Best Regards From My Side Of The Figurative Tripwire,
Uncle Bob :idea: :) :wink: 8-)
"It is well that war is so terrible, or we should grow too fond of it" - Robert E. Lee

ChristopherPerrien
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Re: Soviet war plans vs. NATO 1956 - 1989. Anybody knows?

Post by ChristopherPerrien » 07 Oct 2010 05:47

I think Imight have played SPI's Civil War once but I am wondering if that is the correct title to the game you are refering.. I was far more impressed by Avalon Hill's Gettysburg. The tournament version could be used for minature combat. The Immediate level was a helluva a battle on the board though.

Sand-table warfare, I grew to like better than boardgames, I started at Chainmail rules and went all the way though to War-hammer, and in the interim I designed a few of my own, mostly based on either a civl war format or Hammer's Slammers.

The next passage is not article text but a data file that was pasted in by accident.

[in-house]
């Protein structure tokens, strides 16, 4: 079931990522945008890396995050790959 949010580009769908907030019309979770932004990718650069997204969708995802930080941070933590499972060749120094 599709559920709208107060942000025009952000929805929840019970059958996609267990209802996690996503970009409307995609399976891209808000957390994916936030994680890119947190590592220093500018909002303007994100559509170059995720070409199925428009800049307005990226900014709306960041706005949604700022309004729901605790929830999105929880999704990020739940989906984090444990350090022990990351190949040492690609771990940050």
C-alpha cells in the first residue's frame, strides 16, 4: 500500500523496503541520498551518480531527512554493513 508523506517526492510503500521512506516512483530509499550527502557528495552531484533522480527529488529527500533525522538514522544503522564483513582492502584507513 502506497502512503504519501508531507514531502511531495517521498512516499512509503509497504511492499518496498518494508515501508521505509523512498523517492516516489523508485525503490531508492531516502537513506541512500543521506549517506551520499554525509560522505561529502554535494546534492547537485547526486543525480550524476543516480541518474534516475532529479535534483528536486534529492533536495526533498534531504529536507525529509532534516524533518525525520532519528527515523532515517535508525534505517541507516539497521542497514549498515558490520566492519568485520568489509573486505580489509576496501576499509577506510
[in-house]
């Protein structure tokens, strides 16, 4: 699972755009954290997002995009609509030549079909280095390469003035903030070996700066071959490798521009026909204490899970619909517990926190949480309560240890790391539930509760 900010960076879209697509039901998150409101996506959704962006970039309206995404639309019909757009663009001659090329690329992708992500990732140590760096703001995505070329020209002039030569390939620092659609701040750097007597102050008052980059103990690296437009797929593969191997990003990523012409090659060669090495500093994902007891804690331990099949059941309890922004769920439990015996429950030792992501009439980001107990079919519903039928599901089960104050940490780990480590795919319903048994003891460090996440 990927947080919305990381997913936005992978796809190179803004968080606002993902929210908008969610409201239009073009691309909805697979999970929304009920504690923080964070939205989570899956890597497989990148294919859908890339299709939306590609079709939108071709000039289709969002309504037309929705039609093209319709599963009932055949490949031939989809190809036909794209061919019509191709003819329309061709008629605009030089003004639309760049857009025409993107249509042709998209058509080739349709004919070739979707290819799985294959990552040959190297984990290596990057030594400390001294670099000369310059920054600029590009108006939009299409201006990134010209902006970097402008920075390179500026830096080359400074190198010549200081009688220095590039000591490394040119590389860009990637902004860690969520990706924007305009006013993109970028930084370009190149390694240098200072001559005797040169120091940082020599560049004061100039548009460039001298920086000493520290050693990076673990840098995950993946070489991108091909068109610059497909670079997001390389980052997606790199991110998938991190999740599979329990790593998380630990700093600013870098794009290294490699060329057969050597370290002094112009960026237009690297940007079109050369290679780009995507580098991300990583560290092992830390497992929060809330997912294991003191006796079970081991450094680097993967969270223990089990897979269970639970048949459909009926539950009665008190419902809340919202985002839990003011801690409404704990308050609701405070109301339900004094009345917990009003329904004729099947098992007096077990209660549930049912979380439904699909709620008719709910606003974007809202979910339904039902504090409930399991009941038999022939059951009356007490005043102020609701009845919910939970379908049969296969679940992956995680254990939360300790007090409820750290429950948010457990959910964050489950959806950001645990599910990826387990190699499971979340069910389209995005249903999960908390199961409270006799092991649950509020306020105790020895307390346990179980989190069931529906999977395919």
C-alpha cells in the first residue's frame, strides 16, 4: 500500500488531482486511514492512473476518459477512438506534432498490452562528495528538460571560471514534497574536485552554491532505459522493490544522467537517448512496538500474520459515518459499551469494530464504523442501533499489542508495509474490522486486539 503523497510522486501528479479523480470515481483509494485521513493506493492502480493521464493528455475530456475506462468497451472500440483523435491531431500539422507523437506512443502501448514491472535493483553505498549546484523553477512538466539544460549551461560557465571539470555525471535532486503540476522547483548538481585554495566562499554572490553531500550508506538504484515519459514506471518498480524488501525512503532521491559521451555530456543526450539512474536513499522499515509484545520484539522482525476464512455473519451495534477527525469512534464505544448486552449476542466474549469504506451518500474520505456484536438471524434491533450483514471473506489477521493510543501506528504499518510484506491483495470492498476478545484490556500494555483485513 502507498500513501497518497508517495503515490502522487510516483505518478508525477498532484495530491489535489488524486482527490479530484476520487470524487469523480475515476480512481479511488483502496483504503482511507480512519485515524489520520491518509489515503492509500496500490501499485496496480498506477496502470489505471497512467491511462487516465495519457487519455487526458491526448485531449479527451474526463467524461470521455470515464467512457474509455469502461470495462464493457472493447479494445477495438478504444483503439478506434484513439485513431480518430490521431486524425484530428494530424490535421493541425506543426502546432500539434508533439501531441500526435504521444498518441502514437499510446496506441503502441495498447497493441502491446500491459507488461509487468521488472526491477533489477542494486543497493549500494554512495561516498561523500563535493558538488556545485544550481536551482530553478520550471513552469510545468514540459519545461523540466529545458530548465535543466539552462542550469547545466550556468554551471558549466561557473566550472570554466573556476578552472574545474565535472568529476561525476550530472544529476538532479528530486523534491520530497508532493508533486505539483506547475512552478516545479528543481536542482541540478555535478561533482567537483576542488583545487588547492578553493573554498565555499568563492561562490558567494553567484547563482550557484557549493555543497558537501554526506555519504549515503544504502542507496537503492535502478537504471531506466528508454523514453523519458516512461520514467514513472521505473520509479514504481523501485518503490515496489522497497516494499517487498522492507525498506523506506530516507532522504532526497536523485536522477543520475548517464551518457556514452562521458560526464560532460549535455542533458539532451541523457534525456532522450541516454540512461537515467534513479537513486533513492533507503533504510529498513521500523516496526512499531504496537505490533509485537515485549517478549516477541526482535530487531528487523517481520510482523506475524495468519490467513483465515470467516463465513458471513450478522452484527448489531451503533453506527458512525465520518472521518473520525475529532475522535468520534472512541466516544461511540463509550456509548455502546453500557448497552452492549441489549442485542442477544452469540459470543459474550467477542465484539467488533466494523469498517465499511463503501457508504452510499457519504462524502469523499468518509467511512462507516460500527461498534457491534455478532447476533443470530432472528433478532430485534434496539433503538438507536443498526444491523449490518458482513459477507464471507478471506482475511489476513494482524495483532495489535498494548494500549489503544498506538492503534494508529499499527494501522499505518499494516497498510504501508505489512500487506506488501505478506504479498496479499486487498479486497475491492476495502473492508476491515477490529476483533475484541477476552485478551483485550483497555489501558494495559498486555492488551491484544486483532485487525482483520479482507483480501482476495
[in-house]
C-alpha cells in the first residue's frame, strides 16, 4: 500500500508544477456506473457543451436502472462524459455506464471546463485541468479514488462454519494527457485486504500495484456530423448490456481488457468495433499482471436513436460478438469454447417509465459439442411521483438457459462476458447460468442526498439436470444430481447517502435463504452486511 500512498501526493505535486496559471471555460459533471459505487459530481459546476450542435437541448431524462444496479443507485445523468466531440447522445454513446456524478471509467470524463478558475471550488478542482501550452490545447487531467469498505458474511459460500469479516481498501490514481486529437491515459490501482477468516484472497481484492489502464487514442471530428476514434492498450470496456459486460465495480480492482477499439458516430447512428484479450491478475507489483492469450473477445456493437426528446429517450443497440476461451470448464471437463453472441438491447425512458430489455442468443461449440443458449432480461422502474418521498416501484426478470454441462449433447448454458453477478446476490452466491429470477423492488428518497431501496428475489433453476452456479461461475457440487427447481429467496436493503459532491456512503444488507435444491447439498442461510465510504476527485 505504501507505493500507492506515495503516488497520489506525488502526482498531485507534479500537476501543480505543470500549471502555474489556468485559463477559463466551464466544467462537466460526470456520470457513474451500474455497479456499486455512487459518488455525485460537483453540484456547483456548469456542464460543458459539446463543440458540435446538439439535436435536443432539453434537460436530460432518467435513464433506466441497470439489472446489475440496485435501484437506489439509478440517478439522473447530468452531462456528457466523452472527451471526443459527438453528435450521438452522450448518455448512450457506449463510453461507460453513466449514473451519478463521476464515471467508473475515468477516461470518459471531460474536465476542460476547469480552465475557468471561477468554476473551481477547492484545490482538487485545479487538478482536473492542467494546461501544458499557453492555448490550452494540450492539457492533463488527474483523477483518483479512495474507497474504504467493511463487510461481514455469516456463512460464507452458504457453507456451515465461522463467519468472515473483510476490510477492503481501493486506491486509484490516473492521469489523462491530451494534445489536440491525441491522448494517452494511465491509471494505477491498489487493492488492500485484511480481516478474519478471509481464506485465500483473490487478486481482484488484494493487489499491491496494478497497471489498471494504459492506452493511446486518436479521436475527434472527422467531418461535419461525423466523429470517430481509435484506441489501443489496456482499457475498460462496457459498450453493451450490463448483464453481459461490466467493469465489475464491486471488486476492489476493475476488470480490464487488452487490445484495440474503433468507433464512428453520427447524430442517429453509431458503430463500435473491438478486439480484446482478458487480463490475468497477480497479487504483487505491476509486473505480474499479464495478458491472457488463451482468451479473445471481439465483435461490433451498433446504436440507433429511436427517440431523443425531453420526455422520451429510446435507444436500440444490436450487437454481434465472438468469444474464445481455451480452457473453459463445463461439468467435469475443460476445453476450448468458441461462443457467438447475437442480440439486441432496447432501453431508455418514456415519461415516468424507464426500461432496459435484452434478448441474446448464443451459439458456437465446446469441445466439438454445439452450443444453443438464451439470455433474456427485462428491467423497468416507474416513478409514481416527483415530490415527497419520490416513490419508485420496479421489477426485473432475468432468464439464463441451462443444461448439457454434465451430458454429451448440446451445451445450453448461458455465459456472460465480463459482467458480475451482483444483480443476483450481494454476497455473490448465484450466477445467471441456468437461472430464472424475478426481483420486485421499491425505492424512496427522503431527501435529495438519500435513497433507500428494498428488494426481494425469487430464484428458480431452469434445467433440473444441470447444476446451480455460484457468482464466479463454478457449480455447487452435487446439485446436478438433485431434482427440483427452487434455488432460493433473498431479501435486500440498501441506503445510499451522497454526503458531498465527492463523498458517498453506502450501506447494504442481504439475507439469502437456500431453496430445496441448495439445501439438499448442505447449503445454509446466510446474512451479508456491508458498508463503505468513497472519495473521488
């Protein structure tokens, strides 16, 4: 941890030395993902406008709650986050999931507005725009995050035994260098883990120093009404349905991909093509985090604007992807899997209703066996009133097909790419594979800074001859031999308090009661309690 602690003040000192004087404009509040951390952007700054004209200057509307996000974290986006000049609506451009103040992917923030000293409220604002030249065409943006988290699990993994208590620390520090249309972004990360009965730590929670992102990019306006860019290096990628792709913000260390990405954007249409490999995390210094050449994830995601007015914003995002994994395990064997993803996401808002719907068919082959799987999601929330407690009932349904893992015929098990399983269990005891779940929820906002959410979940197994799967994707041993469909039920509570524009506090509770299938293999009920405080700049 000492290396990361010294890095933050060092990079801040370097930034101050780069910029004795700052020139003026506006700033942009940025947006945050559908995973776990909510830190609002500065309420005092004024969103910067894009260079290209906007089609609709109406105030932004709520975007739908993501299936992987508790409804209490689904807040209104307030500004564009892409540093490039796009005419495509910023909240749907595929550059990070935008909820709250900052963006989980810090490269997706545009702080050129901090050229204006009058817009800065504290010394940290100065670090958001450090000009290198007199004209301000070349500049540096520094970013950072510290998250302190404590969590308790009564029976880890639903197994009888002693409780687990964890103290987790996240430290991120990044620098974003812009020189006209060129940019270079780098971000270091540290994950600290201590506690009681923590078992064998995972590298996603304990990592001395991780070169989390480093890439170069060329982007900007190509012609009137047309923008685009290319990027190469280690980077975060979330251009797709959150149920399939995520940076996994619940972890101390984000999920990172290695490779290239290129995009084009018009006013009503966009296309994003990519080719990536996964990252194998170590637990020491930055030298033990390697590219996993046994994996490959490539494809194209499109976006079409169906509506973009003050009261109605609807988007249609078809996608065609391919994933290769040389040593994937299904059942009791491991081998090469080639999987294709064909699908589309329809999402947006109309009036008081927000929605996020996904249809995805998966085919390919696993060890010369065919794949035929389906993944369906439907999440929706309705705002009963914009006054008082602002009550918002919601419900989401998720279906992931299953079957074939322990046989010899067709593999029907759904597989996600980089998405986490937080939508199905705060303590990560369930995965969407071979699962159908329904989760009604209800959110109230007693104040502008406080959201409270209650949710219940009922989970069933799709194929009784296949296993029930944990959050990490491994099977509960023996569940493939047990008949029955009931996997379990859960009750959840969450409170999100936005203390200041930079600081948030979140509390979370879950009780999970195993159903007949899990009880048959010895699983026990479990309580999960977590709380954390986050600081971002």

Strange though as to AV's Gettysburg game , because of it, I ended up playing Sid Mier's Civil War and also Waterloo, and they spoiled me, as to how the AI of those games worked. I have fought few human opponents that can equal what-ever Sid Mier cooked up for his Gettyburg's game. I know not what to make of it, but I have seen nothing like it since. Perhaps because it was all "linear' combat , or perhaps it has been adopted as a percusor program to whatever the DoD is using now .

All I can say is if you want to try AV's Gettyburg as a play by mail, I'll buy a copy and we can try it. Or maybe Tactics II 8-) , I think I got a copy of that.

I'm not really a fan of Nato:the next war in Europe, I brought it up as a good primer to the war situation in the early 80's as it had an accurate Order of Battle in the context of this topic.